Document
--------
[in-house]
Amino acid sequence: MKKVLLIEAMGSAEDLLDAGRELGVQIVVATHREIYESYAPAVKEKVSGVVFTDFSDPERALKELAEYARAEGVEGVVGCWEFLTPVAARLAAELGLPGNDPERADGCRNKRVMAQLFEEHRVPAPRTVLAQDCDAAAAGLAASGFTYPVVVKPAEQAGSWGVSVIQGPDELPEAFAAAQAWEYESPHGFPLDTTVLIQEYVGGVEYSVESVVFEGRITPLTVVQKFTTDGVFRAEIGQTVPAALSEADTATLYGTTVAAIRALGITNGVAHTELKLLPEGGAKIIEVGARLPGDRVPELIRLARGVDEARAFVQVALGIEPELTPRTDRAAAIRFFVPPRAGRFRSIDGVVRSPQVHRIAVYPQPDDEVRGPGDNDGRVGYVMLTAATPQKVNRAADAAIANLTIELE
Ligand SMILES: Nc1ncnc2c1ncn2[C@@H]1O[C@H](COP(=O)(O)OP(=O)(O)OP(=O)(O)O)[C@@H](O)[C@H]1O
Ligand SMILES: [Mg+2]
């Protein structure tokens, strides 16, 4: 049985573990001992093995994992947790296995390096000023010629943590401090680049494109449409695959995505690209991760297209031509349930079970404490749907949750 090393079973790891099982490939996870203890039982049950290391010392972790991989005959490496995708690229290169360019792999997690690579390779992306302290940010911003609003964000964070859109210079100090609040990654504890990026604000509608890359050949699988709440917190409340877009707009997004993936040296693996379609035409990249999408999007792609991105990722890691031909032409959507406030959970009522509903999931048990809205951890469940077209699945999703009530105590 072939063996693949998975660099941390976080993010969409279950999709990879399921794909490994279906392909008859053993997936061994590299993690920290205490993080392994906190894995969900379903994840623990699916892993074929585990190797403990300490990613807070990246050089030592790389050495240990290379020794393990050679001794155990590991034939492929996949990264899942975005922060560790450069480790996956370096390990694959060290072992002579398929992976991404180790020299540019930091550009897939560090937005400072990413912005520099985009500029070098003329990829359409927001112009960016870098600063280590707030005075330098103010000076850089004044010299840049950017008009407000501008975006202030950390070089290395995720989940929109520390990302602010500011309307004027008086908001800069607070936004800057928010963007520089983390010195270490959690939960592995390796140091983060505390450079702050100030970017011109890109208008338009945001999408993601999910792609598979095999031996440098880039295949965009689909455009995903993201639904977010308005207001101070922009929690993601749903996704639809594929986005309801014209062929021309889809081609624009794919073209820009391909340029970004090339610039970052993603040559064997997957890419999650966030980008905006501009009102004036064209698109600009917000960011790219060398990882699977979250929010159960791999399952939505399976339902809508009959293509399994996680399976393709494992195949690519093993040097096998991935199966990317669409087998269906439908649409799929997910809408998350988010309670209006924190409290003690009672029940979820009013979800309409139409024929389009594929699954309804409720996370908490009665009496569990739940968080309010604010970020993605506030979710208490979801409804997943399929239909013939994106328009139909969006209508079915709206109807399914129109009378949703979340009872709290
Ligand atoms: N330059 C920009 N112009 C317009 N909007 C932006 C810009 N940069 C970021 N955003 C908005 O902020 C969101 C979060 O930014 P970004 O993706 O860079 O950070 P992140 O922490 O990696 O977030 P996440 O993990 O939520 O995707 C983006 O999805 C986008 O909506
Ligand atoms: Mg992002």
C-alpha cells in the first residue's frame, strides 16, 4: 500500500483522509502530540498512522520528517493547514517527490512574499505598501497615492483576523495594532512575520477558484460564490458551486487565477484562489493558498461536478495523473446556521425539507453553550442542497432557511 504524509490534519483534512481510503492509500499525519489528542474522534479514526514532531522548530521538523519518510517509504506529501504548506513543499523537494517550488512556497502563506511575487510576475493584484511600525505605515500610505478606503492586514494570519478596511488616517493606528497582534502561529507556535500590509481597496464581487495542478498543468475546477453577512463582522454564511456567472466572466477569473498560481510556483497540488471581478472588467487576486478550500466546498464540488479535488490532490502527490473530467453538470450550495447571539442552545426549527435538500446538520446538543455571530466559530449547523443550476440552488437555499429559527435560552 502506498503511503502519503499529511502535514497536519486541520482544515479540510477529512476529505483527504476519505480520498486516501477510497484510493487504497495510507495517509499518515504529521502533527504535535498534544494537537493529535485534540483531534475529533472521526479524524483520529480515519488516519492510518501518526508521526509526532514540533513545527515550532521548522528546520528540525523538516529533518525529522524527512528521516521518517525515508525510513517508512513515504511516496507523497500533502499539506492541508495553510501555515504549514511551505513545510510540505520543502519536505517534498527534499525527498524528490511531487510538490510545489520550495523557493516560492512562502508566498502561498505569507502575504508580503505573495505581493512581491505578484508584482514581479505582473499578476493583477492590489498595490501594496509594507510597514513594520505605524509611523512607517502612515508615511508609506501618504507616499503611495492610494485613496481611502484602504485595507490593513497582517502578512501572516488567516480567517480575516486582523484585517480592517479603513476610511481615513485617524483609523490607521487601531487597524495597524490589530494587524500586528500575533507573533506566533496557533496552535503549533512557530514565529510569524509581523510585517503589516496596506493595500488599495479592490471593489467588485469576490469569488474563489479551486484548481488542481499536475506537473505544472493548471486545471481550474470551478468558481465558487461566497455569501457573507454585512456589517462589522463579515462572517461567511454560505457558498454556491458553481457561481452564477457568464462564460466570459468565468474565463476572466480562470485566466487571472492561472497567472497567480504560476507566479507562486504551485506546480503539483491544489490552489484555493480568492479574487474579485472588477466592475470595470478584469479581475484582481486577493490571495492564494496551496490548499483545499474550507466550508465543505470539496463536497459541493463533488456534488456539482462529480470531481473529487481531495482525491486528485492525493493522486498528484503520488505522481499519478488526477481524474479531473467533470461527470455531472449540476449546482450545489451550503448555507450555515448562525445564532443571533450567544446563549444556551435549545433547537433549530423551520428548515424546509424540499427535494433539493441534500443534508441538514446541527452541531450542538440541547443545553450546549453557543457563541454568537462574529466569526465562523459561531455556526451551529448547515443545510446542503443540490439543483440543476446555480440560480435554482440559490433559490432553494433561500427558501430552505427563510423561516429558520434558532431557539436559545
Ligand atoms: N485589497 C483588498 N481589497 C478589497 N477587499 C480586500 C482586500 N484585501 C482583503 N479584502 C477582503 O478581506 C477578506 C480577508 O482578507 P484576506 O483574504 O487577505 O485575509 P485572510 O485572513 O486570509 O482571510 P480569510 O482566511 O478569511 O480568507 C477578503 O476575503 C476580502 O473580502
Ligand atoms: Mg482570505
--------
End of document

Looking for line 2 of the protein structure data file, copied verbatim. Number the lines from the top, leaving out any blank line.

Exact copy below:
Amino acid sequence: MKKVLLIEAMGSAEDLLDAGRELGVQIVVATHREIYESYAPAVKEKVSGVVFTDFSDPERALKELAEYARAEGVEGVVGCWEFLTPVAARLAAELGLPGNDPERADGCRNKRVMAQLFEEHRVPAPRTVLAQDCDAAAAGLAASGFTYPVVVKPAEQAGSWGVSVIQGPDELPEAFAAAQAWEYESPHGFPLDTTVLIQEYVGGVEYSVESVVFEGRITPLTVVQKFTTDGVFRAEIGQTVPAALSEADTATLYGTTVAAIRALGITNGVAHTELKLLPEGGAKIIEVGARLPGDRVPELIRLARGVDEARAFVQVALGIEPELTPRTDRAAAIRFFVPPRAGRFRSIDGVVRSPQVHRIAVYPQPDDEVRGPGDNDGRVGYVMLTAATPQKVNRAADAAIANLTIELE